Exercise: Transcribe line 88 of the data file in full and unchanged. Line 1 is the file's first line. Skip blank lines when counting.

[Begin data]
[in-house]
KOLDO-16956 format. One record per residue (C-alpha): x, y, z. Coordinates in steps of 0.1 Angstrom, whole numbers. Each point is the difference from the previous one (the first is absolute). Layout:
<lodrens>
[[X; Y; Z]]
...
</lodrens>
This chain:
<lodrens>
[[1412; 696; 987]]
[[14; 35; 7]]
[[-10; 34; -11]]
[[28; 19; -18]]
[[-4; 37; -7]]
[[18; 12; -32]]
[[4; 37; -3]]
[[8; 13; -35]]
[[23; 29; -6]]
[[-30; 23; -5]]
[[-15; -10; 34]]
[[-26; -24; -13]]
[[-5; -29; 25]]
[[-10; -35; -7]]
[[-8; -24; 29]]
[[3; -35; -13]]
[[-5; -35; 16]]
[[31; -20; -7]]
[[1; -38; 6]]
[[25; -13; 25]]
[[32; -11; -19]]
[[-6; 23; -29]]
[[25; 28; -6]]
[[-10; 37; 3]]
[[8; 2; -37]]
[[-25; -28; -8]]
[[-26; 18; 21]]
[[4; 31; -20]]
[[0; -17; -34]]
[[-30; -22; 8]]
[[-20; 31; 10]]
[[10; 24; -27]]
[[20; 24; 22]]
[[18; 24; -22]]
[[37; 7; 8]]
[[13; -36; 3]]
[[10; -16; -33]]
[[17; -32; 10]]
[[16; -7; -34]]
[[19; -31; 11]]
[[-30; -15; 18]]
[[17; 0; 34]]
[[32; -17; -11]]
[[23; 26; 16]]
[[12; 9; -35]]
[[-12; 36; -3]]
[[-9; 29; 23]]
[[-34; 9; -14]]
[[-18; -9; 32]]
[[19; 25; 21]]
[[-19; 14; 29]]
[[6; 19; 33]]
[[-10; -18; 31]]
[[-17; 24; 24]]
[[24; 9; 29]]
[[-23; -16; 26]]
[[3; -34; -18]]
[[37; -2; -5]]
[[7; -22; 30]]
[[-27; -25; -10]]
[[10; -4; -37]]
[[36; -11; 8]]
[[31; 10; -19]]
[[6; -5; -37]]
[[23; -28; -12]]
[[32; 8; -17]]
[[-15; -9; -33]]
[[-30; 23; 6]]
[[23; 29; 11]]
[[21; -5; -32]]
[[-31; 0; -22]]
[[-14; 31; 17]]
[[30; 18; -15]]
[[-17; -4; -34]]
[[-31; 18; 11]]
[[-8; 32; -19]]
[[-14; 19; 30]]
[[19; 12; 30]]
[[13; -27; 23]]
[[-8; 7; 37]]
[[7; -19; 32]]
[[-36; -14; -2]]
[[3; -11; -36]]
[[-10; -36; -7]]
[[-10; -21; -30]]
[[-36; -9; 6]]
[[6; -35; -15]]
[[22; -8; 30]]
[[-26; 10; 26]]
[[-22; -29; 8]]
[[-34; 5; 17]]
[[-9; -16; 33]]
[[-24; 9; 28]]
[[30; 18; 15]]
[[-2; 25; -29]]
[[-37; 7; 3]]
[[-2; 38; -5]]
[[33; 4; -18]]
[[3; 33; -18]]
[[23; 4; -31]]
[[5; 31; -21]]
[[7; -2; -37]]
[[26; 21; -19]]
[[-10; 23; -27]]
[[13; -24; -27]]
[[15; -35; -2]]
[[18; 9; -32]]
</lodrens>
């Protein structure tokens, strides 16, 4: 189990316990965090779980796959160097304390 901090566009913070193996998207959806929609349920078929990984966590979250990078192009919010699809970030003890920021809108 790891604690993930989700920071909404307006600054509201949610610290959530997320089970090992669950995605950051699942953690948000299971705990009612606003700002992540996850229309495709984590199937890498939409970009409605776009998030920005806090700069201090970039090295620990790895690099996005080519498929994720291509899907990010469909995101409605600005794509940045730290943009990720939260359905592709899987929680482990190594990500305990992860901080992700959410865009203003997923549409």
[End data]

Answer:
[[-8; 7; 37]]